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Fantastic 4

Fact: there's nothing that fantastic about the Fantastic Four

Fact: there's nothing that fantastic about the Fantastic Four. Squeezed out (if you'll forgive the phrasing) during a quick toilet break between the infinitely superior creative outpourings that were Spider-Man and the Incredible Hulk, Marvel's first family of superheroes can hardly be called Stan Lee's finest hour. Too square to comfortably line up with the hipper-than-hip X-Men, and too close-knit to exude the same kind of lone-wolf charm of Peter Parker's web-slinger, the Fantastic Four are a curious footnote in comic-book lore: a nuclear family pumped up on cosmic rays and still living in fear of a cold war that died out before most of us were born.

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Except now they're back: younger, fitter, sexed up and ready to rock the cinema-going public. And look! There's a conveniently timed Xbox game to go with it! So what of the console adventures of the stretchy one, the fiery one, the chick and the big crusty orange one? Are the Fantastic Four (or Fantastic 4 as they've been cleverly rebranded - can you see what they did there?) really that fantastic now they've all been given a short back and sides and fresh dab of lippy?

Well, if we're being honest, it's kind of... okay. Heartily playable, but massively uninspiring with it. For all the slickness you'll experience while playing Fantastic 4 - and full credit to developer 7 Studios for making things feels nice and responsive come the moment hands clasp joypad - here is a game drowning in its own lack of ambition. If Fantastic 4 was a schoolboy, "must try harder" would be stamped through its report book like "Clacton-On-Sea" through a stick of rock.

Let's put it another way. Close your eyes and imagine what you'd expect from your typical, run-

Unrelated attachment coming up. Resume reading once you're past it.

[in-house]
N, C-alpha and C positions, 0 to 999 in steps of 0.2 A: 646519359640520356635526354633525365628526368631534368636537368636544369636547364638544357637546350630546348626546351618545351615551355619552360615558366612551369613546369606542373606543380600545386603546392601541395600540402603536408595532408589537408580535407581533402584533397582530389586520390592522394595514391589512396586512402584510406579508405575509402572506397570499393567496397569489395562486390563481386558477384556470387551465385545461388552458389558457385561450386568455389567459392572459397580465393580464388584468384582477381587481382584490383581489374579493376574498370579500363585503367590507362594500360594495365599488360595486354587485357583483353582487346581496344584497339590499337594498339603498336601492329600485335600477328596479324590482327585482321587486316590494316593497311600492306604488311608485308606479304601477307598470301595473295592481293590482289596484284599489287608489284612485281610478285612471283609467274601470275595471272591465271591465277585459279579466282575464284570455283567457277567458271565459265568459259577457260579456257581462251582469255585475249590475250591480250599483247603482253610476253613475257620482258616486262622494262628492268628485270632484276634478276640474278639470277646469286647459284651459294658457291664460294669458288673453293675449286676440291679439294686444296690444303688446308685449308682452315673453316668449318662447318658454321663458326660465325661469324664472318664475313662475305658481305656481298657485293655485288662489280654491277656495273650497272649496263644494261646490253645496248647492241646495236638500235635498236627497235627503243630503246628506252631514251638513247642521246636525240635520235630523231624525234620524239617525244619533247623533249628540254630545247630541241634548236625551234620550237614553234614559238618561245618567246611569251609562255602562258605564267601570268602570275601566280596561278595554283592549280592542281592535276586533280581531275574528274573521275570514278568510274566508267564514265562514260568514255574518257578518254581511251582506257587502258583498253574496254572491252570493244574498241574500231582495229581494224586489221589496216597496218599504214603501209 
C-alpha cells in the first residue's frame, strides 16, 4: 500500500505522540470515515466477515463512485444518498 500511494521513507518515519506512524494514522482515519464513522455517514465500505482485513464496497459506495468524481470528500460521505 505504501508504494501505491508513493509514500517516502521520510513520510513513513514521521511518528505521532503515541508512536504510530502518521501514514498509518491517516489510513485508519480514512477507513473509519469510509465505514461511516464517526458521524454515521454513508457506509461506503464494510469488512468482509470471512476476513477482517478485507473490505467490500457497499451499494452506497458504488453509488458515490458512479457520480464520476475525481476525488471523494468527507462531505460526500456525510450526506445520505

of-the-mill superhero movie-to-game conversion. It's a third-person action adventure, perhaps? With levels based on the plot of the film? A combat-heavy brawler with maybe handful of tired hacking-into-computer-terminals/unlocking-doors mini-games thrown in? With the Fantastic 4 game it's check, check and check. It's as if faced with the prospect of making yet another generic game of a superhero film, everyone at 7 Studios underwent massive inspiration bypasses.

Of course, given that the film itself is basically a series of heavily CGI-bolstered fight scenes mixed up with the merest hint of dialogue (for the benefit of those who don't know the story, a band of scientists and astronauts and their evil financial backer go into space, only to get pelted by a DNA-altering cosmic storm: scientists and astronauts become the Fantastic Four, evil money man becomes the nefarious Doctor Doom), it could be argued that the third-person brawler is the ideal choice of format. But in this post Spider-Man 2 (Issue 32, 8.6) and X-Men: Legends (Issue 36, 8.5) world, such a paucity of imagination isn't as excusable. Unless you've got the chutzpah to pull off a supremely polished, slickly produced effort chock full of gameplay cheerfully stolen from the Burnout series, as with last issue's 8.2-scoring Batman Begins, don't bother. Call us pedantic if you like, but it's just so, so... PREDICTABLE.

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So now we've got our biggest gripe of all out of the way, how does Fantastic 4 actually play as a game? Well, like we say, it's alright. Acceptable. Adequate. You run around, sometimes on your own, sometimes with a computer-controlled team-mate or three (more often or not during the boss battles), smacking the crap out of wave after wave of comic-book baddies. Beat the boss, watch the story bit, and on to the next level. It's simple.

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